United World Project

Workshop

Meeting wounded humanity in Lebanon’s largest prison

 
 

It took some time to reconstruct the facts referred to in this letter we received in our mailbox (mediaoffice@unitedworldproject.org). A tactful and strong text, a sort of secular meditation, a very deep and wise reflection on the theme of brotherhood, applied to the milieu of prisons in Lebanon.

The reported facts – all of them rigorously true – took place a few days before last Christmas, precisely on December 22. The venue, as already mentioned, is Lebanon. This is the background: the President of the Beirut Criminal Lawyers’ Register, a man of faith, involved 724 lawyers from Beirut and Tripoli, in the inspection of the 23 prisons in the country, hosting over 7,000 prisoners. The aim of the initiative: to raise awareness of the inhuman living conditions of prisoners, to involve civil society and, above all, the relevant authorities, in the urgent need for building facilities that respect their dignity. Each lawyer had to fill in forms about the prisoners’ state of health and legal status, check if they received legal assistance and whether their stay in prison was due to non-payment of bail, even if they completely served their sentence.

The narrator is Mona Farhat, a 36-year-old Lebanese lawyer. She visited the Roumieh prison, the largest in Lebanon, on the outskirts of Beirut. She told us: “Roumieh Prison is heavily overcrowded – every cell, designed for 20 people, hosts 118 prisoners. The situation is tragic and at the time of the Coronavirus, it is getting worse and worse. Recently, the State has decided to release those who have served their sentence but have not yet paid the bail. This is a good thing, it will reduce their number.” Mona said that because of this initiative, the lawyers managed to get about 50 prisoners out, paying, thanks to various aids, the money that they had to repay after serving their sentences.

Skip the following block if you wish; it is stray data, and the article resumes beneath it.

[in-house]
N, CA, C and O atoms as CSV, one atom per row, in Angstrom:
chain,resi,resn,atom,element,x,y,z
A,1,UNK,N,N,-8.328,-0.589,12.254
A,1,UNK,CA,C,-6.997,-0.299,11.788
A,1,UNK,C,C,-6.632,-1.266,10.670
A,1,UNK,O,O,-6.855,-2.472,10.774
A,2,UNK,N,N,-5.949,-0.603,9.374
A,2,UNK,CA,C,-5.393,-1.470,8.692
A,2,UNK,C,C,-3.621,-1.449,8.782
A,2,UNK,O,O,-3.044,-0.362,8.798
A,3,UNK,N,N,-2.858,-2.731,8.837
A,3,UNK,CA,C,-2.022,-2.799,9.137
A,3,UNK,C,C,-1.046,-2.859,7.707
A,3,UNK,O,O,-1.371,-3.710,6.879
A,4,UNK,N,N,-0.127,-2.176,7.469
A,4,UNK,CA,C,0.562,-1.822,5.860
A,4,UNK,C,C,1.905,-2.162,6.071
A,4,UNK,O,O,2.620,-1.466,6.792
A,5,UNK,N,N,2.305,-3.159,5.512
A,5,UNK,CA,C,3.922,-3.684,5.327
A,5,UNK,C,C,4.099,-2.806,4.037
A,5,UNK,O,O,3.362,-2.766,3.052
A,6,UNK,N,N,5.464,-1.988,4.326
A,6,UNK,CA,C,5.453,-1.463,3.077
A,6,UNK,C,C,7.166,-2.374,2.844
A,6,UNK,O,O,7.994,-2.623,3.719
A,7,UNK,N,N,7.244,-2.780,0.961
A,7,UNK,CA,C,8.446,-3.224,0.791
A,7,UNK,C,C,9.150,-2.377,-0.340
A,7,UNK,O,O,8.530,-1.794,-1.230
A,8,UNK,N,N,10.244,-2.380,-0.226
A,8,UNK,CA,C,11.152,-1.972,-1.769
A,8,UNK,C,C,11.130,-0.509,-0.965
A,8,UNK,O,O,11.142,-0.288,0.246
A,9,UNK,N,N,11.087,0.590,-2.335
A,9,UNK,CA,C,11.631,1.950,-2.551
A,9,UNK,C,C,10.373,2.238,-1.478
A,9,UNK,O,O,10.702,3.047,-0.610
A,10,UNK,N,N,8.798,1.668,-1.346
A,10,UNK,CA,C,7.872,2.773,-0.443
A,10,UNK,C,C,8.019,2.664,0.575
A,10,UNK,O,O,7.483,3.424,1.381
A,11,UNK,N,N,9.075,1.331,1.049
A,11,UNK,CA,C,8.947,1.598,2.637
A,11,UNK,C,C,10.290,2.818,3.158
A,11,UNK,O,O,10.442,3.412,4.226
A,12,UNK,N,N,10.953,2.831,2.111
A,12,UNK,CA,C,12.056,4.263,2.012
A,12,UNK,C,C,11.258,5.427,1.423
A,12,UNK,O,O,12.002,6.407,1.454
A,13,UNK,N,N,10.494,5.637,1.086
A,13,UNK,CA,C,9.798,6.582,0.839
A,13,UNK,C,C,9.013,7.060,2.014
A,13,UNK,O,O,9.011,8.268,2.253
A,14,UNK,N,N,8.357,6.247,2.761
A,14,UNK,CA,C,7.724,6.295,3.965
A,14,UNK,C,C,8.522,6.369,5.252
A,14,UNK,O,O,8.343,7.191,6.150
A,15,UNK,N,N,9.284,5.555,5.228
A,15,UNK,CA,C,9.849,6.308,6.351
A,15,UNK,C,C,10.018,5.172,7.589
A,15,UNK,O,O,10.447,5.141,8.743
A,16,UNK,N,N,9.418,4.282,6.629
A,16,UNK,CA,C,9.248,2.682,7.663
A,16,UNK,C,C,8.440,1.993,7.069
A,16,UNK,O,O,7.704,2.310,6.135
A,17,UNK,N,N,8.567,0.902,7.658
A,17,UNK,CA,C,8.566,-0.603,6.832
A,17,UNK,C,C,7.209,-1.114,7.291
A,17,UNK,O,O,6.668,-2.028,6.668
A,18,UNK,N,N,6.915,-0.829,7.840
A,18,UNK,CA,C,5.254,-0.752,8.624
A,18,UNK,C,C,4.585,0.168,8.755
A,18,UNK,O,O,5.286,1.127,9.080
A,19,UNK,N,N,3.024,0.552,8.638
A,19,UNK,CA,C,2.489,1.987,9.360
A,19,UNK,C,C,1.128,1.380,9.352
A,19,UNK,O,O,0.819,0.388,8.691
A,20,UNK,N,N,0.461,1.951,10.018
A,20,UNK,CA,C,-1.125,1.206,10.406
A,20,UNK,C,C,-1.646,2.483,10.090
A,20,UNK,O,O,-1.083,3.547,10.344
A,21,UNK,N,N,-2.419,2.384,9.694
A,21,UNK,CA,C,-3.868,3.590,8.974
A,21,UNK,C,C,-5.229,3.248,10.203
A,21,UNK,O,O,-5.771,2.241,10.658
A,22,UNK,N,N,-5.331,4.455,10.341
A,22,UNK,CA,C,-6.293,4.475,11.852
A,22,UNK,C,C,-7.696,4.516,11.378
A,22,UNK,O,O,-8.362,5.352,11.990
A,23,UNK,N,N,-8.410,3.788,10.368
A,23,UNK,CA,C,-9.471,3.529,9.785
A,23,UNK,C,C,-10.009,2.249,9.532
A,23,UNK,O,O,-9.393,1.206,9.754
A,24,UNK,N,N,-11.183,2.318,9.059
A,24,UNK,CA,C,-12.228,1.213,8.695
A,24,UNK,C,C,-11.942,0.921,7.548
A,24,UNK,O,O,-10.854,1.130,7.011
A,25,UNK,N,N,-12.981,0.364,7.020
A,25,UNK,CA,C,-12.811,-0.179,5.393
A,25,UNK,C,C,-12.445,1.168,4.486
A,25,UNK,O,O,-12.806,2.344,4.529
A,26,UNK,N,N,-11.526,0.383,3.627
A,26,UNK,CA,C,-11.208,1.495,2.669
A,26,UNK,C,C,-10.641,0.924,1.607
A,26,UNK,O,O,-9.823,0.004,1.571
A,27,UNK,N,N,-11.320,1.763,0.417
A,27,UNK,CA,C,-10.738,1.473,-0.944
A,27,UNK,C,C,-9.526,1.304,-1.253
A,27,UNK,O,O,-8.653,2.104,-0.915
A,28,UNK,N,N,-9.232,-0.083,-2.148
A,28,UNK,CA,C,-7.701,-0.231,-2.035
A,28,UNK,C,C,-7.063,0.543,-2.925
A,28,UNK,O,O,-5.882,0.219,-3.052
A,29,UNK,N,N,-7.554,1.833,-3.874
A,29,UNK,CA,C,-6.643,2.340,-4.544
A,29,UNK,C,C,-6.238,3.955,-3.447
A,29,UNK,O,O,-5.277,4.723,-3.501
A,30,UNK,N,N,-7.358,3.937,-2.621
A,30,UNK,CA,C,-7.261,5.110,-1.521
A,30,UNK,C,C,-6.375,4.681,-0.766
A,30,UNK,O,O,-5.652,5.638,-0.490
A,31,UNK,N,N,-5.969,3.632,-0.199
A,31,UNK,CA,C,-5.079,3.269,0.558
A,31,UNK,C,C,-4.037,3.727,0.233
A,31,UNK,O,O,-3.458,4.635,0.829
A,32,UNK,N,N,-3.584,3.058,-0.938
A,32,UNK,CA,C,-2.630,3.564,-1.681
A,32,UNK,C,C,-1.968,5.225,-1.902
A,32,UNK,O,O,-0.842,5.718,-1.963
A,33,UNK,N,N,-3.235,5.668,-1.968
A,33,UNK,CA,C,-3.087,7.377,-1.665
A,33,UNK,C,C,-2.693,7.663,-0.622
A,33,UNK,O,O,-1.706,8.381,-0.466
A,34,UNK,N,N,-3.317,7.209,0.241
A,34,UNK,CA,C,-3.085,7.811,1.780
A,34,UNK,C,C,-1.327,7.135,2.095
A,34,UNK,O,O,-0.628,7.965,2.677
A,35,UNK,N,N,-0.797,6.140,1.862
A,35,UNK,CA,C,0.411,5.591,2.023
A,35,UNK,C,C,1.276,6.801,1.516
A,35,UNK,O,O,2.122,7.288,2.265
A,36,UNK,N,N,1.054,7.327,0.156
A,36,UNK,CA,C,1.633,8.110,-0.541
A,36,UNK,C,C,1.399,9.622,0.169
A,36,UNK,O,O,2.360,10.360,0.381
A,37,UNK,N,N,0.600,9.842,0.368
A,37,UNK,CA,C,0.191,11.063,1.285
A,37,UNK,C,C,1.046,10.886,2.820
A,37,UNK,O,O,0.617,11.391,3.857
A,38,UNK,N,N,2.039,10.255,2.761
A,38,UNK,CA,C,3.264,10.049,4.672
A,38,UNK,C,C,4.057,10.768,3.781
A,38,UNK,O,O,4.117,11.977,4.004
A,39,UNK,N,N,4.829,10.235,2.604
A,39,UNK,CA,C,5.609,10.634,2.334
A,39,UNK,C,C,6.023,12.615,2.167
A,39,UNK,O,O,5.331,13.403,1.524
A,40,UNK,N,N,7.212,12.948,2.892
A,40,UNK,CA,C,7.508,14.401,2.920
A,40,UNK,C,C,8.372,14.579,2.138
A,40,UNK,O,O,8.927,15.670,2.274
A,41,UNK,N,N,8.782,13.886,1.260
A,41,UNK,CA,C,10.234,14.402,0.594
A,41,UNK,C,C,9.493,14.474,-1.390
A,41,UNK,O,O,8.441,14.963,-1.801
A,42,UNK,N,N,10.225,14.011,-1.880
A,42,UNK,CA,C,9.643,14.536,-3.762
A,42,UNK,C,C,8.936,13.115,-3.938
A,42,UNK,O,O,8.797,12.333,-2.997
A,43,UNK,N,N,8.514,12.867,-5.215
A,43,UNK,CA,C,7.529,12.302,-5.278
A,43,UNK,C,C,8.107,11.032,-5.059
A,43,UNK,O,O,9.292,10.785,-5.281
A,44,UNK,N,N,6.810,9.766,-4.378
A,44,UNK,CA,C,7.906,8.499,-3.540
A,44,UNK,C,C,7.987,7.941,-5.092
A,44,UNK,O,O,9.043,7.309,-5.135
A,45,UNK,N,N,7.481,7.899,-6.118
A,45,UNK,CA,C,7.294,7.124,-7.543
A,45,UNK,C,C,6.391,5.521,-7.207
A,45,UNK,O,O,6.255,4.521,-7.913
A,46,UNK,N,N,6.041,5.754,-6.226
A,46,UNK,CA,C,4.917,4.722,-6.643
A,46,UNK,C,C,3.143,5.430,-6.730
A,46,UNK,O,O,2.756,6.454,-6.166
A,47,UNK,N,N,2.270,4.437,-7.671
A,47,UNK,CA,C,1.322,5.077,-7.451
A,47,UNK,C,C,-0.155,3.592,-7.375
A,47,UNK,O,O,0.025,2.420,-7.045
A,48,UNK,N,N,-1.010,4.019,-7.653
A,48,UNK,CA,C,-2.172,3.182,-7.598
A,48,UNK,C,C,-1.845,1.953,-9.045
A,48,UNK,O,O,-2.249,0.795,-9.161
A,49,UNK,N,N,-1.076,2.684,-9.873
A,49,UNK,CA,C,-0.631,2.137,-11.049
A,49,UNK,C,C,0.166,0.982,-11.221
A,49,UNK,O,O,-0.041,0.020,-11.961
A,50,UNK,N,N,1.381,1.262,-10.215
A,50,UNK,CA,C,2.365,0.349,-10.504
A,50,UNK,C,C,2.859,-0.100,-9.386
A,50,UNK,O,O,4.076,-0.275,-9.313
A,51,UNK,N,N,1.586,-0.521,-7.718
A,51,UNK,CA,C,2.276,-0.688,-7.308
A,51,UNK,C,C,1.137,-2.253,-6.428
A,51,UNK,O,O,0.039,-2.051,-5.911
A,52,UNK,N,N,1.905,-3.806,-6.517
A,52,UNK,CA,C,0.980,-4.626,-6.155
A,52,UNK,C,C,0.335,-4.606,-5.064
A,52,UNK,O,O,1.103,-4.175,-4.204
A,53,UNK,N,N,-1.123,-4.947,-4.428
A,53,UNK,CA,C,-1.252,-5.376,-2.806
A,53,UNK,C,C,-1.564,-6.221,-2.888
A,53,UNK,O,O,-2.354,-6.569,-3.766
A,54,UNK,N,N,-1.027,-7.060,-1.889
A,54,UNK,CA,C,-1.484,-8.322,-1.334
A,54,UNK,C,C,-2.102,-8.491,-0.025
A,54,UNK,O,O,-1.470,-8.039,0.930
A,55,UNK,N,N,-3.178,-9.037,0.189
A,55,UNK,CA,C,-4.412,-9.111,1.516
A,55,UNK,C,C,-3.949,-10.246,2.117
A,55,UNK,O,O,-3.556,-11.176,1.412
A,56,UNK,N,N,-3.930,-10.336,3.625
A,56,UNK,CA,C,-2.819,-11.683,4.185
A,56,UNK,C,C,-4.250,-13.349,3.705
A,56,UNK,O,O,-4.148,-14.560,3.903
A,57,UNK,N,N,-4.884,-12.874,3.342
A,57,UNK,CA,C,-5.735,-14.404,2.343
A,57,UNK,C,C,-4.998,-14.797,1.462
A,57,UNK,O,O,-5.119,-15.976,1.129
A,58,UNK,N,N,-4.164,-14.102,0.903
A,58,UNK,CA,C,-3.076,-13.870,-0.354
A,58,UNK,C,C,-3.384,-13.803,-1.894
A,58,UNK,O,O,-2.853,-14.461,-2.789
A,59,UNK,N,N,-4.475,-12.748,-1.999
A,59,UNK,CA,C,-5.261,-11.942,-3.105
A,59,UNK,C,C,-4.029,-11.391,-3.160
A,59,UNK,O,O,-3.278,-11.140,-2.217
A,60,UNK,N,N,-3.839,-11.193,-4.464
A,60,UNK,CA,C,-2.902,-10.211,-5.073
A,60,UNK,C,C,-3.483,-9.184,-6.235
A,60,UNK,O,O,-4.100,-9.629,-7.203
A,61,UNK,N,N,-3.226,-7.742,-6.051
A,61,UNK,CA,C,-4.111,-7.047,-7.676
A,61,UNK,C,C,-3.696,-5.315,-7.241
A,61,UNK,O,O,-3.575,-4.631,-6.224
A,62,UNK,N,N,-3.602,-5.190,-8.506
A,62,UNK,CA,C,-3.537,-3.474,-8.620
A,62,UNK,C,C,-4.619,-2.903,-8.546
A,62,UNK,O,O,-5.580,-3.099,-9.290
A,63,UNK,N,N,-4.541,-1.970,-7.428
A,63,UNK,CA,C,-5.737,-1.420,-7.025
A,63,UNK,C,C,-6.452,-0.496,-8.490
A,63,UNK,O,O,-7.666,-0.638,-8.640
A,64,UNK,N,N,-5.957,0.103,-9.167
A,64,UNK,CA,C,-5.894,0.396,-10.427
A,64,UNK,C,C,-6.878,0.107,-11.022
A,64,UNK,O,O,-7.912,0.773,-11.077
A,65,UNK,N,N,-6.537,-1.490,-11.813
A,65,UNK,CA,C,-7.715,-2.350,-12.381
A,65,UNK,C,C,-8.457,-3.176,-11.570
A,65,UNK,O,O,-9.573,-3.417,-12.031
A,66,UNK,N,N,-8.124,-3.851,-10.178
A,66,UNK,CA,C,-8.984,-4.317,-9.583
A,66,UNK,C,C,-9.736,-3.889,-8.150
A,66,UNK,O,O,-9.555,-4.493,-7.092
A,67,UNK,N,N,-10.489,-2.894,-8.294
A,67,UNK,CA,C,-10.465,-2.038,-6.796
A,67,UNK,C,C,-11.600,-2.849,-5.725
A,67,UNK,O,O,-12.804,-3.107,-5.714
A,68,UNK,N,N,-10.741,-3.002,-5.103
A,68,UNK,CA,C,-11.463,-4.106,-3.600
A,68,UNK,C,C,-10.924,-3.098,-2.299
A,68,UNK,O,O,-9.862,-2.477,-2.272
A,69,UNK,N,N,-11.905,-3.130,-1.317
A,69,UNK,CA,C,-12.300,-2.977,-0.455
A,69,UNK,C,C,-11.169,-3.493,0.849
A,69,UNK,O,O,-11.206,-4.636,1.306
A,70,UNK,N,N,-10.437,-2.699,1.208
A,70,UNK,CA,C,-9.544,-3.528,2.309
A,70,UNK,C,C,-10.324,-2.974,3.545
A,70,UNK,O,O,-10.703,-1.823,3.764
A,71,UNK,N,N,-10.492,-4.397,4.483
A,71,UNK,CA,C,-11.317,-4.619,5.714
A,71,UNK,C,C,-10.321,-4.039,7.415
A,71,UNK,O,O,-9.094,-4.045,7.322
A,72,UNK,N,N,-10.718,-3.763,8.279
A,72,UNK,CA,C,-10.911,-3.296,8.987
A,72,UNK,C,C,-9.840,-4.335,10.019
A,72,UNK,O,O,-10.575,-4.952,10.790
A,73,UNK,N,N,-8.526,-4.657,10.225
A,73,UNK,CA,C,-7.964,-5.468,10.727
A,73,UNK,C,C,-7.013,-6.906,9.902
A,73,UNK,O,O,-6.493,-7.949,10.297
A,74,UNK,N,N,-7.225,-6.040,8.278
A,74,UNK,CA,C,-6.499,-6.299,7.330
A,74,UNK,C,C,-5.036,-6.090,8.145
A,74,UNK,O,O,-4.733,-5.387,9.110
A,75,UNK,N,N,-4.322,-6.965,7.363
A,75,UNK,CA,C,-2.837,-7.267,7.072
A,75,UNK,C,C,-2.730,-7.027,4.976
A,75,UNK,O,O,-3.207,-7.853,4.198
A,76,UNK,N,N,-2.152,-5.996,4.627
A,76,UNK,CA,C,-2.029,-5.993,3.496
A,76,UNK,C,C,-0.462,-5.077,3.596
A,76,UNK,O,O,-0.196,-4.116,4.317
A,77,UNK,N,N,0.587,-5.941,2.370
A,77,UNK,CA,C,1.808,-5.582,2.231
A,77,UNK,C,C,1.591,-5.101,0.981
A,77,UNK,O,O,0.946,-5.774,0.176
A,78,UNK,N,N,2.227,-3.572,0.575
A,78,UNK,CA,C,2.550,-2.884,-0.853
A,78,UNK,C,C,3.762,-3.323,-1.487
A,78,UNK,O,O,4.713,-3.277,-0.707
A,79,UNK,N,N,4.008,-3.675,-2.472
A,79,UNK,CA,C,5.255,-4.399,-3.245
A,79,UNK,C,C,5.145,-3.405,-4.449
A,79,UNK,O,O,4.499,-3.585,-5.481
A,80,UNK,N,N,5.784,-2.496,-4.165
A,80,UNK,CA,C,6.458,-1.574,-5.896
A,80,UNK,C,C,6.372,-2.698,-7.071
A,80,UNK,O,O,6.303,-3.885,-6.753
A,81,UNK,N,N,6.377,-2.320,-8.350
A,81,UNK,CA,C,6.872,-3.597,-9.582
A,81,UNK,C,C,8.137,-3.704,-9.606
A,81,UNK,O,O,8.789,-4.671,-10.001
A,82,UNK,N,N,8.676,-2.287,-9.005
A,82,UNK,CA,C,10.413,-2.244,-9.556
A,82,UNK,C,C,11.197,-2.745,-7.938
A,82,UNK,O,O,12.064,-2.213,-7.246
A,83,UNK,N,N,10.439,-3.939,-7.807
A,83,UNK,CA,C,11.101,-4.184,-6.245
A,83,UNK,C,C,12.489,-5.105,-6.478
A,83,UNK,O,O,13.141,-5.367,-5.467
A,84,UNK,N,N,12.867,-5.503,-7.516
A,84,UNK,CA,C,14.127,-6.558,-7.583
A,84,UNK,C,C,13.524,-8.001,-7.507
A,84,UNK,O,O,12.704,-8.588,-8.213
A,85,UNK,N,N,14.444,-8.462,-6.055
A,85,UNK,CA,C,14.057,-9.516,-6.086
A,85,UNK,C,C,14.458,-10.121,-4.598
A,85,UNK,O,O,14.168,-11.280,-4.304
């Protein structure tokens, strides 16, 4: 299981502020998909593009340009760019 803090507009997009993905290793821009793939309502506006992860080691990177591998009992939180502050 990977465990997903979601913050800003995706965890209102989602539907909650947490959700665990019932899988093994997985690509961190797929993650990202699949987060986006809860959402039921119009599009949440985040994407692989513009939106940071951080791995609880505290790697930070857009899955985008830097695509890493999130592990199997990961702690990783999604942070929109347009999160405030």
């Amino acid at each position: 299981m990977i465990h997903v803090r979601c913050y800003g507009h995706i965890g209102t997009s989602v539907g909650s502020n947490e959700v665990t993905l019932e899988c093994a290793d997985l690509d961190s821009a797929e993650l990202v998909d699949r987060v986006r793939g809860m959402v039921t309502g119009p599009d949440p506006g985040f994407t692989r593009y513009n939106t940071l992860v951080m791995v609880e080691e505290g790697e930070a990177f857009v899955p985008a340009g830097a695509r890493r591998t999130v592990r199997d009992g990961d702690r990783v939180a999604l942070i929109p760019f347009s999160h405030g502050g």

It is Christmas Eve, there are no lights and decorations, in the shopping malls there is no trace of the classic consumer fever and yet, the Christmas atmosphere reigns supreme. Solidarity is the guest of honor at the banquet of the Nation, it does not linger in front of religious confession or origin but hurries to step forward in a thousand ways. It does not swell, does not boast, warms hands and hearts, and generates new ideas every day with gestures of unique finesse.

Thus, the Country, dressed in its most beautiful suit, is witness to a project of great audacity. Solidarity not only heals the minor wounds, it dresses 724 lawyers in their robes to visit 7,000 prisoners.

This initiative, launched by an inspired man, has found echo in many hearts who had the courage to believe that to build your Country you must dare to take the path of brotherhood. The journey to prisons is fraught with pitfalls. Indeed, the dark areas of our cities are well hidden. Visitors go there unarmed, according to the instructions of the inspired man. They shall be clothed with humanity, with love.